Agreed it falls short. Computer Science is concerned with data structures and algorithms, natch. Use of the term "information" here is simply too broad and ambiguous to be helpful; moreover, it is (often) incorrect. Information is data in human-useful context, whereas computer science is concerned most directly with collection, storage, presentation of data and its processing. I dislike the term "computation" as well, as it sounds a whole bunch like what is being described, but I decided to live with it. It is simply not worth my time to get into a long debate or reversion war on either of these terms but using the term "information" here is a serious compromise on reality. Please check out the information entry to get an idea of what I mean. Thanks, - TO Tee Owe (talk) 19:48, 21 May 2010 (UTC)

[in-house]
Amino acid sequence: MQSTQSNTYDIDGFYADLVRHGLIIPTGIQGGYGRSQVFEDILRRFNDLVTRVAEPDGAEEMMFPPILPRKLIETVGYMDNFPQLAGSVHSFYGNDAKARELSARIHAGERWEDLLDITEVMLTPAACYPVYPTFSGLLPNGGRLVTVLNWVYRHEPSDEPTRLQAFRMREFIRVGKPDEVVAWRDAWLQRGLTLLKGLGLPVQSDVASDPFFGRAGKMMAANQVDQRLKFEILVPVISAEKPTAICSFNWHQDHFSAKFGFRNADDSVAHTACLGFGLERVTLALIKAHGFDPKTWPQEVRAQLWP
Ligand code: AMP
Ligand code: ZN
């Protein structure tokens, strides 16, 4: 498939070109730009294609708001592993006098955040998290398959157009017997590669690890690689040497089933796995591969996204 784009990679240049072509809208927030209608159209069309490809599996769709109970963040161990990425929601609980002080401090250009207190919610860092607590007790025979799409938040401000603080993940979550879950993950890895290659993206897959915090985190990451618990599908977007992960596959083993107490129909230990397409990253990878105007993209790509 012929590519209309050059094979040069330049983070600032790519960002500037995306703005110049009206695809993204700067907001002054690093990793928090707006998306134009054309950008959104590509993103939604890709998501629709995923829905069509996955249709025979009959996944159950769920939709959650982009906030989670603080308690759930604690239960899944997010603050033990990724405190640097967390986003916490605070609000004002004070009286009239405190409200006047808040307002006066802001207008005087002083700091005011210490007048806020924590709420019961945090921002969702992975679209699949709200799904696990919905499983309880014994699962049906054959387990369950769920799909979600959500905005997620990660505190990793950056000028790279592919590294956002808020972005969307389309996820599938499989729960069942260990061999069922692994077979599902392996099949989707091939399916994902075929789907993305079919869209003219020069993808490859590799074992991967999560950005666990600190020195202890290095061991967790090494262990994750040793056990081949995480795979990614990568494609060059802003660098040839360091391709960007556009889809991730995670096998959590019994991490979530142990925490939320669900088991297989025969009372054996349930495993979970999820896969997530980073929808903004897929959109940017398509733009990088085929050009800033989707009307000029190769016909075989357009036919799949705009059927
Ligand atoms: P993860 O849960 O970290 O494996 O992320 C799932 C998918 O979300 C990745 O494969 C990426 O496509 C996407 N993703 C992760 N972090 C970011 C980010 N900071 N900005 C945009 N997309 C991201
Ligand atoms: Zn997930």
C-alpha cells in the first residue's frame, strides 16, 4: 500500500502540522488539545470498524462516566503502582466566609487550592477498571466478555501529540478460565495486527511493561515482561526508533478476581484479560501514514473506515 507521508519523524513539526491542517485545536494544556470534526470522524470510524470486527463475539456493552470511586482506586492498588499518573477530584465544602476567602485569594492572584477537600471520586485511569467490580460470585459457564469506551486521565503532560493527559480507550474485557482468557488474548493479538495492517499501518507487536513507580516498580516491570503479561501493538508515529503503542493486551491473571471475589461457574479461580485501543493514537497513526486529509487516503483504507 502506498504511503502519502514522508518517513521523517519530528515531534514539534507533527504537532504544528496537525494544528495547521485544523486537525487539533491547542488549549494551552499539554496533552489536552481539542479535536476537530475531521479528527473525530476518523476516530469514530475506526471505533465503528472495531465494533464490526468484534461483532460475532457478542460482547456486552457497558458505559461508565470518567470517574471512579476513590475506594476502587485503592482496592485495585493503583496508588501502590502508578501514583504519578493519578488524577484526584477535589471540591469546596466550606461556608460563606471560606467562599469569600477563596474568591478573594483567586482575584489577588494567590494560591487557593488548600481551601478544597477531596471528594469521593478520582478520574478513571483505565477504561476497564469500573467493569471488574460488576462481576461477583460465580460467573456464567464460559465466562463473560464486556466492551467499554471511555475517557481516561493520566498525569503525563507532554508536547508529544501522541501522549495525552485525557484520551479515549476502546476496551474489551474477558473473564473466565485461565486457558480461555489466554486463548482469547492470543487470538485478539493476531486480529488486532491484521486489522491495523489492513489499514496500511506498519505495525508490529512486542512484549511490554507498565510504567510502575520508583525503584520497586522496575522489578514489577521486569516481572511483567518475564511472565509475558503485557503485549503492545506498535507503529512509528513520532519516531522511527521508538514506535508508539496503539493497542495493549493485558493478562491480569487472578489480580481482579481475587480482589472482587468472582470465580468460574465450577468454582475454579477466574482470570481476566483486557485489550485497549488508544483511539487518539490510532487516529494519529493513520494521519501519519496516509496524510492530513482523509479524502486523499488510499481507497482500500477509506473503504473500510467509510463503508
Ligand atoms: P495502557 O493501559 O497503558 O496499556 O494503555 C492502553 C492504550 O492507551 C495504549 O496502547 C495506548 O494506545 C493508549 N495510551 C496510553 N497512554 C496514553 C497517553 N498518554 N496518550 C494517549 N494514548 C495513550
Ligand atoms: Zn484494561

"Data structure" seems too tight a definition to me. For example, cryptography or compression are clearly concerned with information, are both often considered part of computer science, and neither are directly concerned with data structures (except insofar as data structures may be used in their implementation). Furthermore, there is at least one reference in the lead that specifically says "Computer science is the study of information" (or something like that anyway). Perhaps the link to information is incorrect, but I think the general sentiment is about right.
As for algorithm vs. computation, it's again a case of the specific vs the general. There are -- at least according to some people -- non-algorithmic computations. Examples include quantum computing (no sequence of steps), and reactive or interactive programs (some researchers claim that intermediate inputs and interaction with environment fall outside the standard definitions of an "algorithm").